Just as Germany’s economic expansion scared Britain and France, a few years later Russia’s rapid growth terrified Germany and Austria-Hungary. From 1900 to 1913, industrialization sent Russia’s gross national product rocketing 55 percent to $388 billion in today’s U.S. dollars. Over the same period its population soared 26 percent to 168 million—more than Germany and Austria-Hungary combined. In July 1914, the German philosopher Kurt Riezler, a close friend of Chancellor Bethmann-Hollweg, wrote gloomily, “The future belongs to Russia…”

9. Turkish Decline

As Germany and Russia grew more powerful, the Ottoman Empire was on its last legs, creating instability across the Balkans and Middle East. In the First Balkan War, 1912-1913, the Balkan League (Serbia, Bulgaria, Greece and Montenegro) carved up most of the empire’s remaining European territories. Serbia’s conquest of Albania put it on a collision course with Austria-Hungary, which didn’t want Serbia to gain access to the sea. Meanwhile, Russia was plotting to conquer Armenia, Britain and France were eyeing Syria and Iraq … and Germany feared it would be left out yet again.

10. Secret Treaties

Wikimedia Commons

Europe’s complex alliance system was even more confusing because many of the agreements were secret, which prevented key players from making informed decisions. For example, if Britain had announced its promises to France it might have deterred Germany from going to war, and Italy had a secret non-aggression pact with France which even Italy’s top generals didn’t know about. The treaties didn’t even have to exist to cause trouble: German fear of a possible secret Anglo-Russian Naval Convention fueled paranoia about encirclement, even though no agreement was reached.

11. International Law? No Such Thing

vredespaleis.nl

Despite the development of a truly global economy in the 19th century, there was no real system of international law that might be used to restrain one state from using violence against another state. There were institutions, like the Peace Palace (above), which were intended to serve as forums for arbitration of international disputes, but these had no power to enforce their decisions, so they were basically a joke. Not much has changed. 

12. Trouble at Home

morgenpost.de

WWI wasn’t just the result of international conflict; domestic tensions played an important role too. In Germany, the conservative elite was frightened by the steady political gains of socialists opposed to militarism (above), and tried to use foreign policy to drum up patriotism and distract ordinary Germans from problems on the home front. In Russia, the Tsarist government embraced Pan-Slavism to shore up its own legitimacy and draw attention away from its own failure to institute democratic reforms.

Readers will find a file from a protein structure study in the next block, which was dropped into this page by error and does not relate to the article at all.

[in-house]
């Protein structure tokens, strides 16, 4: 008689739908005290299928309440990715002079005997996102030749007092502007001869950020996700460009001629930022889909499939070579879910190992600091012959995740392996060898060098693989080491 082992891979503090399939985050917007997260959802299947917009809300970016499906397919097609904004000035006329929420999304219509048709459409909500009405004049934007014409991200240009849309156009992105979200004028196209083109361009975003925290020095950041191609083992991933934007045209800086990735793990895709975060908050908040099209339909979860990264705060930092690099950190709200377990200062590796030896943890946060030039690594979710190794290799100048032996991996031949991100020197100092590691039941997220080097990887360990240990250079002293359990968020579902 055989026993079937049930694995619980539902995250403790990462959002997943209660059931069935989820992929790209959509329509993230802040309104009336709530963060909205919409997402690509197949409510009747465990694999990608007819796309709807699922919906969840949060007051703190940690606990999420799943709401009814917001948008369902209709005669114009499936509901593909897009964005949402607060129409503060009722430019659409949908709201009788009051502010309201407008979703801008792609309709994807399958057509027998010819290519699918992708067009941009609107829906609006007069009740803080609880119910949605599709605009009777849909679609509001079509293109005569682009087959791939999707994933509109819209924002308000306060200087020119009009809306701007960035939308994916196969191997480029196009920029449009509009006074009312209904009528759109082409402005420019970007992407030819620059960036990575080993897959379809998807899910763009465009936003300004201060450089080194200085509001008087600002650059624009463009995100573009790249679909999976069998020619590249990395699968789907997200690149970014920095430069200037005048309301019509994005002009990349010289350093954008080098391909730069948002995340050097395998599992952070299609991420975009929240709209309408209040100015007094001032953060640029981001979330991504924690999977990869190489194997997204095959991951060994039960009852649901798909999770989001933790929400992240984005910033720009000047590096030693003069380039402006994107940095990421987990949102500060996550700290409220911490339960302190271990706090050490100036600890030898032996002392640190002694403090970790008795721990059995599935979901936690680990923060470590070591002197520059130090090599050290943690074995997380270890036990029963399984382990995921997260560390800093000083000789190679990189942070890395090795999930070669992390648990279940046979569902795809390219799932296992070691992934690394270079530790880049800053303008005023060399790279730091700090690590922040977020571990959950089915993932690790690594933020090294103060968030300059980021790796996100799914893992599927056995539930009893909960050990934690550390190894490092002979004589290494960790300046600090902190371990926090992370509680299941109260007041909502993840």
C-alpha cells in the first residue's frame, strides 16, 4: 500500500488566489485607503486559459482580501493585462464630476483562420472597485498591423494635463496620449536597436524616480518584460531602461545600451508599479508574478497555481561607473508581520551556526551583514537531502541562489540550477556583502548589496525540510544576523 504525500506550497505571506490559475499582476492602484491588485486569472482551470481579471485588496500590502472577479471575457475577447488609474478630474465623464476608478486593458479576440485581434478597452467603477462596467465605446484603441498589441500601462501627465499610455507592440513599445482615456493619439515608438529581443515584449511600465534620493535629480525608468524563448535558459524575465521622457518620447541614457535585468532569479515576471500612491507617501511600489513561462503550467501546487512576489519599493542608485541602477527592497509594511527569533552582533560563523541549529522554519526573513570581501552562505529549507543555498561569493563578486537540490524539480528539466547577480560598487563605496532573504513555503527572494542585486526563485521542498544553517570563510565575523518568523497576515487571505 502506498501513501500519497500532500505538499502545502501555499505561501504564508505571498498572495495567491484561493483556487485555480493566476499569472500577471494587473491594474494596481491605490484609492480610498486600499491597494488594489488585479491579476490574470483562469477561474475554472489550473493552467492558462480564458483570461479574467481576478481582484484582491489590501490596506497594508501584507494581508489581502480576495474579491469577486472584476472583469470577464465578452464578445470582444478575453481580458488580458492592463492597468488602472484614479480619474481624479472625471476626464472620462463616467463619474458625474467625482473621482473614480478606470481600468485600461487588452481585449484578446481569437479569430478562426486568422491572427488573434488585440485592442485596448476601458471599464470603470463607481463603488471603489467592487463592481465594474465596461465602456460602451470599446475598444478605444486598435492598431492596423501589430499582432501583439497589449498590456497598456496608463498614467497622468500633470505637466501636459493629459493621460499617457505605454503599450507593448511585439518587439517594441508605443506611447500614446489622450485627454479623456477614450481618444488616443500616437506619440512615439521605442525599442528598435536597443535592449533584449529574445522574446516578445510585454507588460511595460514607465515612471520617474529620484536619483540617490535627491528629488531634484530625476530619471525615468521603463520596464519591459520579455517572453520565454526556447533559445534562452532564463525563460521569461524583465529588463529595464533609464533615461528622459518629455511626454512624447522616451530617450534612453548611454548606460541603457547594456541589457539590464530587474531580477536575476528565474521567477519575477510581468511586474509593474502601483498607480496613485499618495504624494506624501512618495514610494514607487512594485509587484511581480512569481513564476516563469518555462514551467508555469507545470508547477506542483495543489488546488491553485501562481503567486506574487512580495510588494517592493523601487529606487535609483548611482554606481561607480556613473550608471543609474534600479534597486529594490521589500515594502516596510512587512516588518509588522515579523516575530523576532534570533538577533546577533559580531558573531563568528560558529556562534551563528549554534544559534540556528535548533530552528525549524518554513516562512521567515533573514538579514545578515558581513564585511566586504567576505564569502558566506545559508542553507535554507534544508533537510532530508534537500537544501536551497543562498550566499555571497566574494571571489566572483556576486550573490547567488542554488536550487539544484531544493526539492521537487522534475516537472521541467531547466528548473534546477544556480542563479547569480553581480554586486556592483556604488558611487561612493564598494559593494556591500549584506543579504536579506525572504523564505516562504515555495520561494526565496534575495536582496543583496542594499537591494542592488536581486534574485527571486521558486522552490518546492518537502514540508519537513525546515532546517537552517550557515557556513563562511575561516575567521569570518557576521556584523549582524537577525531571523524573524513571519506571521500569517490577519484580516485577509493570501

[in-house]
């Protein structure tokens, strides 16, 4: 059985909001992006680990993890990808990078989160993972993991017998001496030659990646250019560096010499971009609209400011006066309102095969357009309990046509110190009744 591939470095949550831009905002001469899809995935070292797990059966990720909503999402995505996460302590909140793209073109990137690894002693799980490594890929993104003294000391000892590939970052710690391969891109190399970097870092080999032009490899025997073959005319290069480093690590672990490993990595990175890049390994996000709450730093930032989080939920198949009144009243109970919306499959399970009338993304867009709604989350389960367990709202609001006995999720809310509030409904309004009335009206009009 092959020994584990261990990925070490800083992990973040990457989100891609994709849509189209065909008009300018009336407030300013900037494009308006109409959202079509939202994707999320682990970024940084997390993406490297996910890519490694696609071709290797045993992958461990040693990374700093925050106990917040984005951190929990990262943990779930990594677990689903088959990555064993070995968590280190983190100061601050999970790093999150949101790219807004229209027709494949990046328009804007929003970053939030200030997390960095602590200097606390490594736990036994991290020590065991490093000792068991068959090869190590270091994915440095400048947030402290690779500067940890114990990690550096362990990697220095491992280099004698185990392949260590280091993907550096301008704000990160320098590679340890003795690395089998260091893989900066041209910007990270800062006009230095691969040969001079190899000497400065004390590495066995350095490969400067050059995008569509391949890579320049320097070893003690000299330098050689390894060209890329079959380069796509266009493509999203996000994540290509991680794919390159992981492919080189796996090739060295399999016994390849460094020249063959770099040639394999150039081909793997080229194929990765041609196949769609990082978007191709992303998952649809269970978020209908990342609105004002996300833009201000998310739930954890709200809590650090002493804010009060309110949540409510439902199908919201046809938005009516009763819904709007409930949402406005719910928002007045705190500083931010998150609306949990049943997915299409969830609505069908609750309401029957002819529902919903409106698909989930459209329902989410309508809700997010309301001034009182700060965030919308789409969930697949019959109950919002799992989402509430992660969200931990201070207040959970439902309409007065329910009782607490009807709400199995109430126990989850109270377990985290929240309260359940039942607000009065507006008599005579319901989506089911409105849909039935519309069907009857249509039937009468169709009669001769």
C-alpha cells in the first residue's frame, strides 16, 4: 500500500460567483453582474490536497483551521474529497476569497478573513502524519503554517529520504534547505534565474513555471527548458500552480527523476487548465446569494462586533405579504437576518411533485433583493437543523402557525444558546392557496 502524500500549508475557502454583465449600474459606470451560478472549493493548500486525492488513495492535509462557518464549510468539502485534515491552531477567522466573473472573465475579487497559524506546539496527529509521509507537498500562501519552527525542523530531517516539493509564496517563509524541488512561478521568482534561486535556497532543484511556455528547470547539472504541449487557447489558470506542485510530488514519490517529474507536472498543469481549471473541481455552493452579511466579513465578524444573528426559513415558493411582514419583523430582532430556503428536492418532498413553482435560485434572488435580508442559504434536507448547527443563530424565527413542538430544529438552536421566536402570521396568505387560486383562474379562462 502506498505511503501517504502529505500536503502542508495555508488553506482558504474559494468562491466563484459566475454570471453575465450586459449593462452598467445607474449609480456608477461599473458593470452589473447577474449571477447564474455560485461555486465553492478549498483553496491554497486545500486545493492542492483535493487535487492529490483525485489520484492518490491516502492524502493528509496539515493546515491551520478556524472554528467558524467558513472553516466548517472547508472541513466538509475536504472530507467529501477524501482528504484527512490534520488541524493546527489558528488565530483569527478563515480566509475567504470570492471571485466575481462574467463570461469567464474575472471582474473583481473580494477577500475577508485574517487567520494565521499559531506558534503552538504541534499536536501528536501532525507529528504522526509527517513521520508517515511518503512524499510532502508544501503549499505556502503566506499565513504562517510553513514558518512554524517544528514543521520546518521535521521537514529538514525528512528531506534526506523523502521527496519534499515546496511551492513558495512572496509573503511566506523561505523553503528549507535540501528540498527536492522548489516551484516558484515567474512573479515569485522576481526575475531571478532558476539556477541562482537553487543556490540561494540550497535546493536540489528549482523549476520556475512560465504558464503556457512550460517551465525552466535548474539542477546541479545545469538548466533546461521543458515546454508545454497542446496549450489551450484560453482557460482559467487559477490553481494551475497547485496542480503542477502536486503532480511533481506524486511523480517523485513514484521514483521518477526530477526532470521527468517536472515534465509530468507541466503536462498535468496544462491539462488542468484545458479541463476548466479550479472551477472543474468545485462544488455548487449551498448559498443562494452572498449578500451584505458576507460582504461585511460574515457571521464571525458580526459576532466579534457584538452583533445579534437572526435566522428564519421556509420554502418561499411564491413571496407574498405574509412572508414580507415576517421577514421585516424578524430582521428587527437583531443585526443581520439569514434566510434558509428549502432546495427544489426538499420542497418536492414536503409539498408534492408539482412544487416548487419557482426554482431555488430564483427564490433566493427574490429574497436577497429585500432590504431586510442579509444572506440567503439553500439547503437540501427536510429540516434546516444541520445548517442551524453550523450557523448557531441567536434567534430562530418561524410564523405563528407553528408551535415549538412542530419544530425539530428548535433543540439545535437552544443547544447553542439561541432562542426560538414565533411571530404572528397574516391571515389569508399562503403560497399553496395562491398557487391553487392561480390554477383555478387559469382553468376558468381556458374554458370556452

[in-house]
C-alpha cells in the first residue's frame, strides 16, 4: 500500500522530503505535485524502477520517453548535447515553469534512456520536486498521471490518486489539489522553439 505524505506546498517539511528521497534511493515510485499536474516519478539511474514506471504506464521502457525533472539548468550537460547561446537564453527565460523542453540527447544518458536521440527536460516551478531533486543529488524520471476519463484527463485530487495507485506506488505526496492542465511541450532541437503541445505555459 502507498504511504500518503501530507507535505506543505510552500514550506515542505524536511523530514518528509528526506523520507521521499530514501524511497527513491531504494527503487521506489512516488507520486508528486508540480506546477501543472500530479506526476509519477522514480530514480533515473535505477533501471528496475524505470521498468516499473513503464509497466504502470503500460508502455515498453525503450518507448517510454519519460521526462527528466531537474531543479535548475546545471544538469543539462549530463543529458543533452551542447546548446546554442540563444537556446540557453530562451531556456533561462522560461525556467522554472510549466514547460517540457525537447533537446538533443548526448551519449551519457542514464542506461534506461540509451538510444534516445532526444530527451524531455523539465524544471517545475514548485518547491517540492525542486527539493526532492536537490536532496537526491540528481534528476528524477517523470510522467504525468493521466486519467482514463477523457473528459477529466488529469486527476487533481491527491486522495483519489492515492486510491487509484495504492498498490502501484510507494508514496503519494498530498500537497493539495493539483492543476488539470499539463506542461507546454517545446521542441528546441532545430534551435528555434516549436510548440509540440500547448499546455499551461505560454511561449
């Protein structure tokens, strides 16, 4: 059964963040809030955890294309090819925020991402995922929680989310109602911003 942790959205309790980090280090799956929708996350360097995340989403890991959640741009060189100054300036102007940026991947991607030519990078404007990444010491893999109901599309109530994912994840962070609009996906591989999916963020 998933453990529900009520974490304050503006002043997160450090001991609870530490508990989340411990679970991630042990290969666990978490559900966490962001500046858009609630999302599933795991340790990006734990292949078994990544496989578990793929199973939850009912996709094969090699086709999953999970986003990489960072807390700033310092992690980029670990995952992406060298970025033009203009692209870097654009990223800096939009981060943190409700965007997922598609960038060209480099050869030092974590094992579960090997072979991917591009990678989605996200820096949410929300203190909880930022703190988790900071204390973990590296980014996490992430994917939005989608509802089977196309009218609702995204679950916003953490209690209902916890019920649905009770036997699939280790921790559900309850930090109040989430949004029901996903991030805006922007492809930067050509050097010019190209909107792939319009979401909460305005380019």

13. No Going Back

In the 19th century, it became common practice for Europe’s Great Powers to draw up detailed war plans in order to avoid getting caught unprepared—and hopefully get the jump on their enemies. These plans focused on logistics, especially the use of railroads to deploy armies rapidly. This, in turn, required elaborate schedules coordinating the movements of thousands of trains; Germany’s Schlieffen Plan (above) is the classic example. As result, war plans became so complicated it was impossible to modify them or improvise new ones “on the fly.” It also meant there was no going back: Once mobilization began, your enemies were bound to respond in kind, so there was no way to stop the cycle of escalation without leaving yourself vulnerable.

14. Don’t Fear the Reaper

Wikimedia Commons

This one’s a little out there, but worth thinking about. After WWI, Sigmund Freud theorized the existence of a “death drive” pushing humans to annihilate themselves and others. It exists alongside other drives that may hold it in check, like the desire for pleasure, but the death drive is always there in the subconscious, guiding our actions at least some of the time. Destruction is also linked to creation; it’s worth noting how many young people welcomed the war as the “dawn of a new era,” sweeping away Europe’s “old,” “stale,” “stagnant” civilization and laying the foundations for a new, better world (spoiler alert: it didn’t).

Four Things That Could Have Stopped WWI (Maybe)

1. Nobody Wanted It

The greatest irony of WWI was that none of the key decision-makers wanted it to happen (and death wish or no, neither did most ordinary people). Germany’s Kaiser Wilhelm II prided himself on his reputation as peacekeeper and frantically tried to avert WWI at the last minute. Previously Austria-Hungary’s Emperor Franz Josef went to extraordinary lengths to keep the peace, and Russia’s Tsar Nicholas II was known for his peaceful nature. Although this obviously wasn’t enough to stop the war on its own, it shows the will for peace was there, if only circumstances would allow.

2. Better Instructions

One of the most foolish moves Germany made in July 1914 was giving Austria-Hungary a “blank check,” promising unconditional support for whatever measures Vienna proposed to take against Serbia. The Germans could have benefited themselves (and everyone else) by being a little more, well, German—for example by dictating exactly when, where, and how Austria-Hungary could chastise Serbia; how far to go in trying to call Russia’s bluff; and what their fallback plan should be in case they encountered real resistance from Russia, France, and Britain. Instead Germany just kind of said “go for it!” Very un-German.